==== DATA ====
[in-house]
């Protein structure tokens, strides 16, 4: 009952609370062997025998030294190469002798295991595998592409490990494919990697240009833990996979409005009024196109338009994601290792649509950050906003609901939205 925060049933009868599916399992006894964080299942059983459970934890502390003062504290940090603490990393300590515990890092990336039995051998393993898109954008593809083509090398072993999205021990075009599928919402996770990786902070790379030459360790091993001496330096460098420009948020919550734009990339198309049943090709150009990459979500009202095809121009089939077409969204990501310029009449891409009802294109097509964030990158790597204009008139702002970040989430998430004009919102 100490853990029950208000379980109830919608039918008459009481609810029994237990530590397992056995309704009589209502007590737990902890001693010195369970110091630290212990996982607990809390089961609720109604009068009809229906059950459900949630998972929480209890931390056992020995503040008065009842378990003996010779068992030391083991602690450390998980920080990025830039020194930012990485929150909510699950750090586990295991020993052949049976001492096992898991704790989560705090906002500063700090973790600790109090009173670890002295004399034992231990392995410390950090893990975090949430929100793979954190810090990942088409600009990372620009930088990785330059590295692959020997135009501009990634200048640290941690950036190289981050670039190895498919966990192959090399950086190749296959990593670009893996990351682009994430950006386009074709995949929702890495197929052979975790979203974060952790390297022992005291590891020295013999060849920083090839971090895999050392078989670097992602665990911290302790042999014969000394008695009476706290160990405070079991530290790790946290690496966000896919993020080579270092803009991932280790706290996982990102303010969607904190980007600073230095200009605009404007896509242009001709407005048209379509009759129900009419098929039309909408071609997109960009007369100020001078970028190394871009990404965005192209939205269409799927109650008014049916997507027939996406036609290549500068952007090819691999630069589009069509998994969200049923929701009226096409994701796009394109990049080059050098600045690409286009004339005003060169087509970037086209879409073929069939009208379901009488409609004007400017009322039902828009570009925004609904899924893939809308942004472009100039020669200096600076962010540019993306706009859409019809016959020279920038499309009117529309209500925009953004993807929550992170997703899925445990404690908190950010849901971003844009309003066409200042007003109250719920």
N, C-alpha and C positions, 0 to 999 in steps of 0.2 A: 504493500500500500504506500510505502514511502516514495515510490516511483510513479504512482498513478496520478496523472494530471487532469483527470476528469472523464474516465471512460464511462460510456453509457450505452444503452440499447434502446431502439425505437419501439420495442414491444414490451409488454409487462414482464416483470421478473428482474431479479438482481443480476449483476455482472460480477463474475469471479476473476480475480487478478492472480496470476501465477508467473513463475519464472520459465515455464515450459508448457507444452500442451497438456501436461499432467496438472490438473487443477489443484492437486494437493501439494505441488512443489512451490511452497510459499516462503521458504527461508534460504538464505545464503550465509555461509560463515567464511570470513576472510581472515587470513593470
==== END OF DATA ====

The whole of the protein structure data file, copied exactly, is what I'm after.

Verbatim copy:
[in-house]
């Protein structure tokens, strides 16, 4: 009952609370062997025998030294190469002798295991595998592409490990494919990697240009833990996979409005009024196109338009994601290792649509950050906003609901939205 925060049933009868599916399992006894964080299942059983459970934890502390003062504290940090603490990393300590515990890092990336039995051998393993898109954008593809083509090398072993999205021990075009599928919402996770990786902070790379030459360790091993001496330096460098420009948020919550734009990339198309049943090709150009990459979500009202095809121009089939077409969204990501310029009449891409009802294109097509964030990158790597204009008139702002970040989430998430004009919102 100490853990029950208000379980109830919608039918008459009481609810029994237990530590397992056995309704009589209502007590737990902890001693010195369970110091630290212990996982607990809390089961609720109604009068009809229906059950459900949630998972929480209890931390056992020995503040008065009842378990003996010779068992030391083991602690450390998980920080990025830039020194930012990485929150909510699950750090586990295991020993052949049976001492096992898991704790989560705090906002500063700090973790600790109090009173670890002295004399034992231990392995410390950090893990975090949430929100793979954190810090990942088409600009990372620009930088990785330059590295692959020997135009501009990634200048640290941690950036190289981050670039190895498919966990192959090399950086190749296959990593670009893996990351682009994430950006386009074709995949929702890495197929052979975790979203974060952790390297022992005291590891020295013999060849920083090839971090895999050392078989670097992602665990911290302790042999014969000394008695009476706290160990405070079991530290790790946290690496966000896919993020080579270092803009991932280790706290996982990102303010969607904190980007600073230095200009605009404007896509242009001709407005048209379509009759129900009419098929039309909408071609997109960009007369100020001078970028190394871009990404965005192209939205269409799927109650008014049916997507027939996406036609290549500068952007090819691999630069589009069509998994969200049923929701009226096409994701796009394109990049080059050098600045690409286009004339005003060169087509970037086209879409073929069939009208379901009488409609004007400017009322039902828009570009925004609904899924893939809308942004472009100039020669200096600076962010540019993306706009859409019809016959020279920038499309009117529309209500925009953004993807929550992170997703899925445990404690908190950010849901971003844009309003066409200042007003109250719920």
N, C-alpha and C positions, 0 to 999 in steps of 0.2 A: 504493500500500500504506500510505502514511502516514495515510490516511483510513479504512482498513478496520478496523472494530471487532469483527470476528469472523464474516465471512460464511462460510456453509457450505452444503452440499447434502446431502439425505437419501439420495442414491444414490451409488454409487462414482464416483470421478473428482474431479479438482481443480476449483476455482472460480477463474475469471479476473476480475480487478478492472480496470476501465477508467473513463475519464472520459465515455464515450459508448457507444452500442451497438456501436461499432467496438472490438473487443477489443484492437486494437493501439494505441488512443489512451490511452497510459499516462503521458504527461508534460504538464505545464503550465509555461509560463515567464511570470513576472510581472515587470513593470